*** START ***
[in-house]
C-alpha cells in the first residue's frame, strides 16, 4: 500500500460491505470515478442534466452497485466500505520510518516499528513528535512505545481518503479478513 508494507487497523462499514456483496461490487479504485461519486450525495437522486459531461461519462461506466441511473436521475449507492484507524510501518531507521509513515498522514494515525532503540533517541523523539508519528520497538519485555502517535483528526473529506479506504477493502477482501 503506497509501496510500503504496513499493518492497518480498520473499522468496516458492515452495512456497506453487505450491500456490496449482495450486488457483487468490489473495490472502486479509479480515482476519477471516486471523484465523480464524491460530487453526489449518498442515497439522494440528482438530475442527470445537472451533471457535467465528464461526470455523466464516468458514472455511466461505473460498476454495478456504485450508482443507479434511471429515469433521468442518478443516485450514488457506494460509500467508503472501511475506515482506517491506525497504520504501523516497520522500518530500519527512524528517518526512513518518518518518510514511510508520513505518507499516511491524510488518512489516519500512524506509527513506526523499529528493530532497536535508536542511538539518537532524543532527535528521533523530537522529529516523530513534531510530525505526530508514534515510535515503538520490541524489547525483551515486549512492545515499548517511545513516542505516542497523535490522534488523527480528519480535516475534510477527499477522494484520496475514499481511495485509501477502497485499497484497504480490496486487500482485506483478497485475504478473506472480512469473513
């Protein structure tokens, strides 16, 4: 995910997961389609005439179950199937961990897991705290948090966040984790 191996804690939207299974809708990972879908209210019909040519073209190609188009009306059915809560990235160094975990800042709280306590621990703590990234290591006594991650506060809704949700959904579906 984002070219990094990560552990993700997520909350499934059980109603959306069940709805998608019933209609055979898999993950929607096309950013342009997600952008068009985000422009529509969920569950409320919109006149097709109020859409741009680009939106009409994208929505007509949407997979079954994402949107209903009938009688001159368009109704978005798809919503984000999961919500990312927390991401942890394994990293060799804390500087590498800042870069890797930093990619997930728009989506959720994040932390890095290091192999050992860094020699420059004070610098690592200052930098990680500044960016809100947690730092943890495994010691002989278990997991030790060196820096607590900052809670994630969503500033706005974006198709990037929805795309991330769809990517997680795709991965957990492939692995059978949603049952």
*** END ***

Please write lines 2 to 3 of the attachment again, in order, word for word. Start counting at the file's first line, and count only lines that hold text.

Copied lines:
C-alpha cells in the first residue's frame, strides 16, 4: 500500500460491505470515478442534466452497485466500505520510518516499528513528535512505545481518503479478513 508494507487497523462499514456483496461490487479504485461519486450525495437522486459531461461519462461506466441511473436521475449507492484507524510501518531507521509513515498522514494515525532503540533517541523523539508519528520497538519485555502517535483528526473529506479506504477493502477482501 503506497509501496510500503504496513499493518492497518480498520473499522468496516458492515452495512456497506453487505450491500456490496449482495450486488457483487468490489473495490472502486479509479480515482476519477471516486471523484465523480464524491460530487453526489449518498442515497439522494440528482438530475442527470445537472451533471457535467465528464461526470455523466464516468458514472455511466461505473460498476454495478456504485450508482443507479434511471429515469433521468442518478443516485450514488457506494460509500467508503472501511475506515482506517491506525497504520504501523516497520522500518530500519527512524528517518526512513518518518518518510514511510508520513505518507499516511491524510488518512489516519500512524506509527513506526523499529528493530532497536535508536542511538539518537532524543532527535528521533523530537522529529516523530513534531510530525505526530508514534515510535515503538520490541524489547525483551515486549512492545515499548517511545513516542505516542497523535490522534488523527480528519480535516475534510477527499477522494484520496475514499481511495485509501477502497485499497484497504480490496486487500482485506483478497485475504478473506472480512469473513
């Protein structure tokens, strides 16, 4: 995910997961389609005439179950199937961990897991705290948090966040984790 191996804690939207299974809708990972879908209210019909040519073209190609188009009306059915809560990235160094975990800042709280306590621990703590990234290591006594991650506060809704949700959904579906 984002070219990094990560552990993700997520909350499934059980109603959306069940709805998608019933209609055979898999993950929607096309950013342009997600952008068009985000422009529509969920569950409320919109006149097709109020859409741009680009939106009409994208929505007509949407997979079954994402949107209903009938009688001159368009109704978005798809919503984000999961919500990312927390991401942890394994990293060799804390500087590498800042870069890797930093990619997930728009989506959720994040932390890095290091192999050992860094020699420059004070610098690592200052930098990680500044960016809100947690730092943890495994010691002989278990997991030790060196820096607590900052809670994630969503500033706005974006198709990037929805795309991330769809990517997680795709991965957990492939692995059978949603049952």